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What Do You Mean?: How Language Changes Over Time

Students create sentences using words whose meanings have changed since the 17th century. They then discover how their sentences change meaning when the words’ 17th century meanings are used.

Silkscreen, Languages, 1938, Blanche L. Anish, LOC

This lesson provides students with a simple introduction to a fundamental and often elusive component of historical thinking—placing the prose of an historical document in its appropriate context. Students begin with a list of words from 17th-century English that are still in use in the 21st century. Students create sentences using these words based on their modern meanings, then note how their sentences change in meaning with the 17th-century usage of the words. The short follow-up discussion focuses on how such changes in the meanings of words make the historian’s task of analyzing primary sources challenging.

Contextualization, or placing a historical text in its appropriate social, political, cultural, and even linguistic context, is a challenging task even for collegiate students of history, as noted here. Because contextual influences are often subtle and linked to extensive background knowledge, younger students can have difficulty noticing them, and teaching younger students to recognize the historical context of a document can be a daunting task when students are already dealing with challenging texts. This lesson introduces the idea of context through the changing meaning of words. Rather than dealing with the meanings of entire texts, students are focusing on the meanings of individual words. Thus, this lesson provides a useful starting point in laying the foundation for historical thinking skills like contextualization and the close reading of documents, while clearly showing that language changes over time.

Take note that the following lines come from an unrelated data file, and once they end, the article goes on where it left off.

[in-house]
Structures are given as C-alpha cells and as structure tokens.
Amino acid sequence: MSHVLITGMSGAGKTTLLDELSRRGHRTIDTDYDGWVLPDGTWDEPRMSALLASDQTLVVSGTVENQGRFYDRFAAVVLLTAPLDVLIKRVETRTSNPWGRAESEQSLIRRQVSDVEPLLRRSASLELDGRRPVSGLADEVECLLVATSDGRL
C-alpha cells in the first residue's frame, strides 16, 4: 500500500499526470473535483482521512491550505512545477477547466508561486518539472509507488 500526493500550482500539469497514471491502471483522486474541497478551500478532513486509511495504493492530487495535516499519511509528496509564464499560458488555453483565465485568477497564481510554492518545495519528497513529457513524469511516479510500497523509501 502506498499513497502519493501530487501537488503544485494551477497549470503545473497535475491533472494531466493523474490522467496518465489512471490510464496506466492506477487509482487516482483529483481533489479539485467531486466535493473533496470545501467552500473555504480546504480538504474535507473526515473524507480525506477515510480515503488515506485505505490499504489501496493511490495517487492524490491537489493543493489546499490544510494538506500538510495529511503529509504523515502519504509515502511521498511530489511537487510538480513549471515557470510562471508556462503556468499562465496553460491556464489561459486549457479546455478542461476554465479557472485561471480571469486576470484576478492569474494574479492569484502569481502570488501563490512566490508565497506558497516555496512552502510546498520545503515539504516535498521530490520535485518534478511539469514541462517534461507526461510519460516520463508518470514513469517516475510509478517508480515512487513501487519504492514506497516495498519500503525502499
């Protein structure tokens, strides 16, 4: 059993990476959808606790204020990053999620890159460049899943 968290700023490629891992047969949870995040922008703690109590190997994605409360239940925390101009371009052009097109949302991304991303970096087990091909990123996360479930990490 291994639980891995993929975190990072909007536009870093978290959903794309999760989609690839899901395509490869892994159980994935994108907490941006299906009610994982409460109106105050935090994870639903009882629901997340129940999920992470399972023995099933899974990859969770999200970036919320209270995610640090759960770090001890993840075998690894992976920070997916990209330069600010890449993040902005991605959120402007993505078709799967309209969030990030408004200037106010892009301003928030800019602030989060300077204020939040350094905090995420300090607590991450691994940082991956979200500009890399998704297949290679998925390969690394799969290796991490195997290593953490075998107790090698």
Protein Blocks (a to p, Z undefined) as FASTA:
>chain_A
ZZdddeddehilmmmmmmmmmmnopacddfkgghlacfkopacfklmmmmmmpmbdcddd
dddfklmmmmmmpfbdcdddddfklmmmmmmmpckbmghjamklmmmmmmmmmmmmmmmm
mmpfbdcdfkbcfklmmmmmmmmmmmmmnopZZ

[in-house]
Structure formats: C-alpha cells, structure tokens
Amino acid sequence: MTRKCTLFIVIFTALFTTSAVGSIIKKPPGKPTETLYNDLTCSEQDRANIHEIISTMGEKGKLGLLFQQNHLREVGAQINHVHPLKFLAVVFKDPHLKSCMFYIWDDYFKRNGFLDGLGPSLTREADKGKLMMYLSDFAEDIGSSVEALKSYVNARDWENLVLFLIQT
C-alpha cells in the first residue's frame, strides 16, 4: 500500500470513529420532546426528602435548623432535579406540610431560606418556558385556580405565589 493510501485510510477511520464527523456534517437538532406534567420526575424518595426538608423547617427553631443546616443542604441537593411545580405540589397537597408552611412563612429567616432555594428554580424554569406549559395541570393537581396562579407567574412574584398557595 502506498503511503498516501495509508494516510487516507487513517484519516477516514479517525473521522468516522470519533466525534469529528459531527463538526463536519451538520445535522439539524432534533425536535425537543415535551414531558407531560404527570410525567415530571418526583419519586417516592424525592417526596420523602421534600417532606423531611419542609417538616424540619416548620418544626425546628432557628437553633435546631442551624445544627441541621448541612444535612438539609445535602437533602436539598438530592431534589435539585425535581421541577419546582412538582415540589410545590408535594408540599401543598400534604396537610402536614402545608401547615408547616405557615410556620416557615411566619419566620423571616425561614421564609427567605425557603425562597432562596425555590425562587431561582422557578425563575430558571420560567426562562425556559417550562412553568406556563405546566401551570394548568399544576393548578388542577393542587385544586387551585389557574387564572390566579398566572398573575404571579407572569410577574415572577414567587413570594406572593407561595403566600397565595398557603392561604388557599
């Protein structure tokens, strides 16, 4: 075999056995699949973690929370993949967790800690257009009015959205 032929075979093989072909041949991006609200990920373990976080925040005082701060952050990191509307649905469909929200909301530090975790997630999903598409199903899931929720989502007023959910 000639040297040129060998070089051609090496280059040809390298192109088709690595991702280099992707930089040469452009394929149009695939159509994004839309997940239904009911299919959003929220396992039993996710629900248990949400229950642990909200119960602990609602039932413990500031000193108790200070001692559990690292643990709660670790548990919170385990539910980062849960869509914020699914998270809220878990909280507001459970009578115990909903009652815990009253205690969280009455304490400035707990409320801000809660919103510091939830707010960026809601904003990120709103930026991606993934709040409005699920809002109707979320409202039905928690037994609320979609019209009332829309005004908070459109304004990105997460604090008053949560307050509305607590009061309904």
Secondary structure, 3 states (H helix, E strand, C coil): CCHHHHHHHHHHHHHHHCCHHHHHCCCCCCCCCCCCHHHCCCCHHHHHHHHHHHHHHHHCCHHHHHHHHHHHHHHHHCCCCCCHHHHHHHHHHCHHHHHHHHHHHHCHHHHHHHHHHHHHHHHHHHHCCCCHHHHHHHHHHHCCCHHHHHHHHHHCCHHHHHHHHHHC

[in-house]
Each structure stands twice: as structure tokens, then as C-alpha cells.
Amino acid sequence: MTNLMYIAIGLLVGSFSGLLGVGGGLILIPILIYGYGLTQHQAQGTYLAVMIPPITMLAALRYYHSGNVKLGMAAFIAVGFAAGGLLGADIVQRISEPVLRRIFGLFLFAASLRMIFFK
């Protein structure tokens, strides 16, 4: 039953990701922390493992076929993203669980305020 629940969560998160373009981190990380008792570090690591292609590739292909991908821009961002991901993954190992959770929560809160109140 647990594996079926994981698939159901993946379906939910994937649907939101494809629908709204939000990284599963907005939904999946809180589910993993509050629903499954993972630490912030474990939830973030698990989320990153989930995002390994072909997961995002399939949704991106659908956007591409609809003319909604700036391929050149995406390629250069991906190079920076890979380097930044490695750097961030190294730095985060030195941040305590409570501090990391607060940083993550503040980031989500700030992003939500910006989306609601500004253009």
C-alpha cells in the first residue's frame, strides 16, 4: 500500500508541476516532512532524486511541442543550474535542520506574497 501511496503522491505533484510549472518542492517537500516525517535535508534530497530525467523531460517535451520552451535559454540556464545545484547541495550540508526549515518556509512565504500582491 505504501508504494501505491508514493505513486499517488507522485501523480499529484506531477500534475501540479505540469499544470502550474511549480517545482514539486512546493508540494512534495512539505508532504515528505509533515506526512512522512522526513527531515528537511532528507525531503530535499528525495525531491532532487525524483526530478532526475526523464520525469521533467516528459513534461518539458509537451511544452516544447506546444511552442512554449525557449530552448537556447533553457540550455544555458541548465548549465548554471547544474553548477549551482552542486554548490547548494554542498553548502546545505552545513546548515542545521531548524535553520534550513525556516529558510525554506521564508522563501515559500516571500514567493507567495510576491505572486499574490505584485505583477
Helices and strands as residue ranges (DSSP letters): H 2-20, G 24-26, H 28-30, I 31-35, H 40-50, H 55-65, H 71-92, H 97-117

Teachinghistory.org Lesson Plan Rubric
Field Criteria Comments
Historical Content Is historically accurate?


Includes historical background?

In addition to information on the historical usage of words featured in the lesson, the site also includes a brief article on the history of the Jamestown settlement, and a variety of other resources for teachers and students.

Requires students to read and write?

The amount of writing required is minimal, but teachers may easily adapt and extend that part of the lesson.

Analytic Thinking Requires students to analyze or construct interpretations using evidence


Requires close reading and attention to source information?

Although the lesson itself does not require close reading, it focuses on skills that will help students closely read and question other texts.

Scaffolding Is appropriate for stated audience?

This lesson is easily adapted to the needs of a variety of students; while designed for elementary school, it could be adapted easily for a middle or high school classroom.

Includes materials and strategies for scaffolding and supporting student thinking?

Teachers may want to scaffold the lesson for younger students by providing 21st century definitions of the words.

Lesson Structure Includes assessment criteria and strategies that focus on historical understanding?


Defines clear learning goals and progresses logically?

A simple, but elegant, plan.

Includes clear directions and is realistic in normal classroom settings?